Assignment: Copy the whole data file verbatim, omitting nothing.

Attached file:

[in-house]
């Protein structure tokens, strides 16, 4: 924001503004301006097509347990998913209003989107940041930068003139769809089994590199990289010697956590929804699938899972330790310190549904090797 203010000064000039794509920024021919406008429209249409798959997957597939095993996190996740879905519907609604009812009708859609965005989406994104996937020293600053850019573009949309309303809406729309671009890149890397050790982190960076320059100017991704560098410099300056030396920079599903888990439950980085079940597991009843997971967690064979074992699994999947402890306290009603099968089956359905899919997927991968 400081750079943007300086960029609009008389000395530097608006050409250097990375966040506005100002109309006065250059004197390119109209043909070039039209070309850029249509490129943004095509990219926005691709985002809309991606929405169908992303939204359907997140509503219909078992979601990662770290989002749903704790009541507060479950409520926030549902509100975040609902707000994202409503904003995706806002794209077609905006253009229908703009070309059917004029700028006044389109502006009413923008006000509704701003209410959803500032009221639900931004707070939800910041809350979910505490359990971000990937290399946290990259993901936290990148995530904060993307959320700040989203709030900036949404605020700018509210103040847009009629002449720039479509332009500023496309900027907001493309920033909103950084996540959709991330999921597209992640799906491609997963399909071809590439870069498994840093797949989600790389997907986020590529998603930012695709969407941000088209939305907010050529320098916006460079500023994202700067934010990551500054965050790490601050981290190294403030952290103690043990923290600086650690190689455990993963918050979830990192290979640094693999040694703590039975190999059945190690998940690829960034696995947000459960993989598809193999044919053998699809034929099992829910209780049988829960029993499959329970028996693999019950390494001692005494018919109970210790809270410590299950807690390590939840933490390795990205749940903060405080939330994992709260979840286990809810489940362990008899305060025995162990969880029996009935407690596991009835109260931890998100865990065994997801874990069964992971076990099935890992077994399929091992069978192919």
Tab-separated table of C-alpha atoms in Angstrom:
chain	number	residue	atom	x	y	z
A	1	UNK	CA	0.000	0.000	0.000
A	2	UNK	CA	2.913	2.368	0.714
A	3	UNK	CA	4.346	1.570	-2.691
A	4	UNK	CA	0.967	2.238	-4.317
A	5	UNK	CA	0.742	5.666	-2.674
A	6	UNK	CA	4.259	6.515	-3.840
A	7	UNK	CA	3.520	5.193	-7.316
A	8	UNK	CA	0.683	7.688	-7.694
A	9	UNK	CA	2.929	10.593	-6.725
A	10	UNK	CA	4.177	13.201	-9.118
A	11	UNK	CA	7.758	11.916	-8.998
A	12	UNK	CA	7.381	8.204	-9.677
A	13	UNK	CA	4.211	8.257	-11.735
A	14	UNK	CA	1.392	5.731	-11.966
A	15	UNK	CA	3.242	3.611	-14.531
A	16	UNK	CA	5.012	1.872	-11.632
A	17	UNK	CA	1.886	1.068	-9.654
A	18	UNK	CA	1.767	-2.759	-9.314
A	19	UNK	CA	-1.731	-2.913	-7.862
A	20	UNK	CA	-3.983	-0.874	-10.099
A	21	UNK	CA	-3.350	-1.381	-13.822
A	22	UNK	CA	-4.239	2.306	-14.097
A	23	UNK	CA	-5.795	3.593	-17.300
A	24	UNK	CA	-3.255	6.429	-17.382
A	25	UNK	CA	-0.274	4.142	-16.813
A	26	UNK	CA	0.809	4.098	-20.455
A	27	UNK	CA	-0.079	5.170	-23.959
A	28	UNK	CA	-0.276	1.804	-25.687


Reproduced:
[in-house]
């Protein structure tokens, strides 16, 4: 924001503004301006097509347990998913209003989107940041930068003139769809089994590199990289010697956590929804699938899972330790310190549904090797 203010000064000039794509920024021919406008429209249409798959997957597939095993996190996740879905519907609604009812009708859609965005989406994104996937020293600053850019573009949309309303809406729309671009890149890397050790982190960076320059100017991704560098410099300056030396920079599903888990439950980085079940597991009843997971967690064979074992699994999947402890306290009603099968089956359905899919997927991968 400081750079943007300086960029609009008389000395530097608006050409250097990375966040506005100002109309006065250059004197390119109209043909070039039209070309850029249509490129943004095509990219926005691709985002809309991606929405169908992303939204359907997140509503219909078992979601990662770290989002749903704790009541507060479950409520926030549902509100975040609902707000994202409503904003995706806002794209077609905006253009229908703009070309059917004029700028006044389109502006009413923008006000509704701003209410959803500032009221639900931004707070939800910041809350979910505490359990971000990937290399946290990259993901936290990148995530904060993307959320700040989203709030900036949404605020700018509210103040847009009629002449720039479509332009500023496309900027907001493309920033909103950084996540959709991330999921597209992640799906491609997963399909071809590439870069498994840093797949989600790389997907986020590529998603930012695709969407941000088209939305907010050529320098916006460079500023994202700067934010990551500054965050790490601050981290190294403030952290103690043990923290600086650690190689455990993963918050979830990192290979640094693999040694703590039975190999059945190690998940690829960034696995947000459960993989598809193999044919053998699809034929099992829910209780049988829960029993499959329970028996693999019950390494001692005494018919109970210790809270410590299950807690390590939840933490390795990205749940903060405080939330994992709260979840286990809810489940362990008899305060025995162990969880029996009935407690596991009835109260931890998100865990065994997801874990069964992971076990099935890992077994399929091992069978192919």
Tab-separated table of C-alpha atoms in Angstrom:
chain	number	residue	atom	x	y	z
A	1	UNK	CA	0.000	0.000	0.000
A	2	UNK	CA	2.913	2.368	0.714
A	3	UNK	CA	4.346	1.570	-2.691
A	4	UNK	CA	0.967	2.238	-4.317
A	5	UNK	CA	0.742	5.666	-2.674
A	6	UNK	CA	4.259	6.515	-3.840
A	7	UNK	CA	3.520	5.193	-7.316
A	8	UNK	CA	0.683	7.688	-7.694
A	9	UNK	CA	2.929	10.593	-6.725
A	10	UNK	CA	4.177	13.201	-9.118
A	11	UNK	CA	7.758	11.916	-8.998
A	12	UNK	CA	7.381	8.204	-9.677
A	13	UNK	CA	4.211	8.257	-11.735
A	14	UNK	CA	1.392	5.731	-11.966
A	15	UNK	CA	3.242	3.611	-14.531
A	16	UNK	CA	5.012	1.872	-11.632
A	17	UNK	CA	1.886	1.068	-9.654
A	18	UNK	CA	1.767	-2.759	-9.314
A	19	UNK	CA	-1.731	-2.913	-7.862
A	20	UNK	CA	-3.983	-0.874	-10.099
A	21	UNK	CA	-3.350	-1.381	-13.822
A	22	UNK	CA	-4.239	2.306	-14.097
A	23	UNK	CA	-5.795	3.593	-17.300
A	24	UNK	CA	-3.255	6.429	-17.382
A	25	UNK	CA	-0.274	4.142	-16.813
A	26	UNK	CA	0.809	4.098	-20.455
A	27	UNK	CA	-0.079	5.170	-23.959
A	28	UNK	CA	-0.276	1.804	-25.687